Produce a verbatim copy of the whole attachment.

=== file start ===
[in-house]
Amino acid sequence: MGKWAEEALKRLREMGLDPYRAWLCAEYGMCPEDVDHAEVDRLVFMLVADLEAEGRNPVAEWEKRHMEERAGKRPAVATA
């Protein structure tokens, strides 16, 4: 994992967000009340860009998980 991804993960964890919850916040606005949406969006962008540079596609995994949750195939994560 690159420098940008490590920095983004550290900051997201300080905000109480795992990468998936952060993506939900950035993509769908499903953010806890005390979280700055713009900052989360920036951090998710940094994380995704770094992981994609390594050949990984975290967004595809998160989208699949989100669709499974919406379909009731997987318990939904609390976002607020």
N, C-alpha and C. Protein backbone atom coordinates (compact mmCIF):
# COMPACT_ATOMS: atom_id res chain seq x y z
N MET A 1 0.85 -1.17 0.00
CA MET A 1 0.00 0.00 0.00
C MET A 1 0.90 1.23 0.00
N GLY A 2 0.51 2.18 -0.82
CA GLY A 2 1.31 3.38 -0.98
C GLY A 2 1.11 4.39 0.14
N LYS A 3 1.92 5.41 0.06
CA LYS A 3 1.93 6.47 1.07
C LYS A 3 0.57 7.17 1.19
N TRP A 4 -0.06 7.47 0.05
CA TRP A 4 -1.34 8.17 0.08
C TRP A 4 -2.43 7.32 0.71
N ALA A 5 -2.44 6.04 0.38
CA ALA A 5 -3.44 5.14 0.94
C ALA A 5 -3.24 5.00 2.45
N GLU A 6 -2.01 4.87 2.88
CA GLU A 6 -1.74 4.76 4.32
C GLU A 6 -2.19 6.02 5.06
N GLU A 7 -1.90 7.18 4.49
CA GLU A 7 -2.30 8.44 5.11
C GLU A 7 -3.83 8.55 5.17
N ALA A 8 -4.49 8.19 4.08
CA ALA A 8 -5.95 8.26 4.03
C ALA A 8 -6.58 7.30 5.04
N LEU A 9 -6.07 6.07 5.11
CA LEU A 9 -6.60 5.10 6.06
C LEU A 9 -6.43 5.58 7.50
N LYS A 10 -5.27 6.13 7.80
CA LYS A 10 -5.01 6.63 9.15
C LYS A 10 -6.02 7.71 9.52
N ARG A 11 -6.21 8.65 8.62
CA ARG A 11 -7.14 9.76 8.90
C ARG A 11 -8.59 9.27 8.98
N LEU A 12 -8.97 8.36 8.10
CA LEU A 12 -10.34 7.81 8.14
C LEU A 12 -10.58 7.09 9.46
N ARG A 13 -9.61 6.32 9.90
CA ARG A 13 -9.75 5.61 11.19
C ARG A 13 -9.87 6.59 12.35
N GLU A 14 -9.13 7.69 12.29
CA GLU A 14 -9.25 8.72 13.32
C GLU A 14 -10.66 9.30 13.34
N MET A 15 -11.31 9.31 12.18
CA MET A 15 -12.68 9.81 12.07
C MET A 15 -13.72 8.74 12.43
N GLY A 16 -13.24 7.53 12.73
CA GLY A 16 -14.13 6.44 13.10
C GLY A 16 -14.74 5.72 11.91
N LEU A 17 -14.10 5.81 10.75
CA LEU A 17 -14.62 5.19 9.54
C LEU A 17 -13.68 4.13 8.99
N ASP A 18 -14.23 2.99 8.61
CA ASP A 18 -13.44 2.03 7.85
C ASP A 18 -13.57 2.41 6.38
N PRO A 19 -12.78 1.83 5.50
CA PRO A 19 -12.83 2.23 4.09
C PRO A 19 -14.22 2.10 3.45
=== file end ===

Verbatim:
[in-house]
Amino acid sequence: MGKWAEEALKRLREMGLDPYRAWLCAEYGMCPEDVDHAEVDRLVFMLVADLEAEGRNPVAEWEKRHMEERAGKRPAVATA
């Protein structure tokens, strides 16, 4: 994992967000009340860009998980 991804993960964890919850916040606005949406969006962008540079596609995994949750195939994560 690159420098940008490590920095983004550290900051997201300080905000109480795992990468998936952060993506939900950035993509769908499903953010806890005390979280700055713009900052989360920036951090998710940094994380995704770094992981994609390594050949990984975290967004595809998160989208699949989100669709499974919406379909009731997987318990939904609390976002607020």
N, C-alpha and C. Protein backbone atom coordinates (compact mmCIF):
# COMPACT_ATOMS: atom_id res chain seq x y z
N MET A 1 0.85 -1.17 0.00
CA MET A 1 0.00 0.00 0.00
C MET A 1 0.90 1.23 0.00
N GLY A 2 0.51 2.18 -0.82
CA GLY A 2 1.31 3.38 -0.98
C GLY A 2 1.11 4.39 0.14
N LYS A 3 1.92 5.41 0.06
CA LYS A 3 1.93 6.47 1.07
C LYS A 3 0.57 7.17 1.19
N TRP A 4 -0.06 7.47 0.05
CA TRP A 4 -1.34 8.17 0.08
C TRP A 4 -2.43 7.32 0.71
N ALA A 5 -2.44 6.04 0.38
CA ALA A 5 -3.44 5.14 0.94
C ALA A 5 -3.24 5.00 2.45
N GLU A 6 -2.01 4.87 2.88
CA GLU A 6 -1.74 4.76 4.32
C GLU A 6 -2.19 6.02 5.06
N GLU A 7 -1.90 7.18 4.49
CA GLU A 7 -2.30 8.44 5.11
C GLU A 7 -3.83 8.55 5.17
N ALA A 8 -4.49 8.19 4.08
CA ALA A 8 -5.95 8.26 4.03
C ALA A 8 -6.58 7.30 5.04
N LEU A 9 -6.07 6.07 5.11
CA LEU A 9 -6.60 5.10 6.06
C LEU A 9 -6.43 5.58 7.50
N LYS A 10 -5.27 6.13 7.80
CA LYS A 10 -5.01 6.63 9.15
C LYS A 10 -6.02 7.71 9.52
N ARG A 11 -6.21 8.65 8.62
CA ARG A 11 -7.14 9.76 8.90
C ARG A 11 -8.59 9.27 8.98
N LEU A 12 -8.97 8.36 8.10
CA LEU A 12 -10.34 7.81 8.14
C LEU A 12 -10.58 7.09 9.46
N ARG A 13 -9.61 6.32 9.90
CA ARG A 13 -9.75 5.61 11.19
C ARG A 13 -9.87 6.59 12.35
N GLU A 14 -9.13 7.69 12.29
CA GLU A 14 -9.25 8.72 13.32
C GLU A 14 -10.66 9.30 13.34
N MET A 15 -11.31 9.31 12.18
CA MET A 15 -12.68 9.81 12.07
C MET A 15 -13.72 8.74 12.43
N GLY A 16 -13.24 7.53 12.73
CA GLY A 16 -14.13 6.44 13.10
C GLY A 16 -14.74 5.72 11.91
N LEU A 17 -14.10 5.81 10.75
CA LEU A 17 -14.62 5.19 9.54
C LEU A 17 -13.68 4.13 8.99
N ASP A 18 -14.23 2.99 8.61
CA ASP A 18 -13.44 2.03 7.85
C ASP A 18 -13.57 2.41 6.38
N PRO A 19 -12.78 1.83 5.50
CA PRO A 19 -12.83 2.23 4.09
C PRO A 19 -14.22 2.10 3.45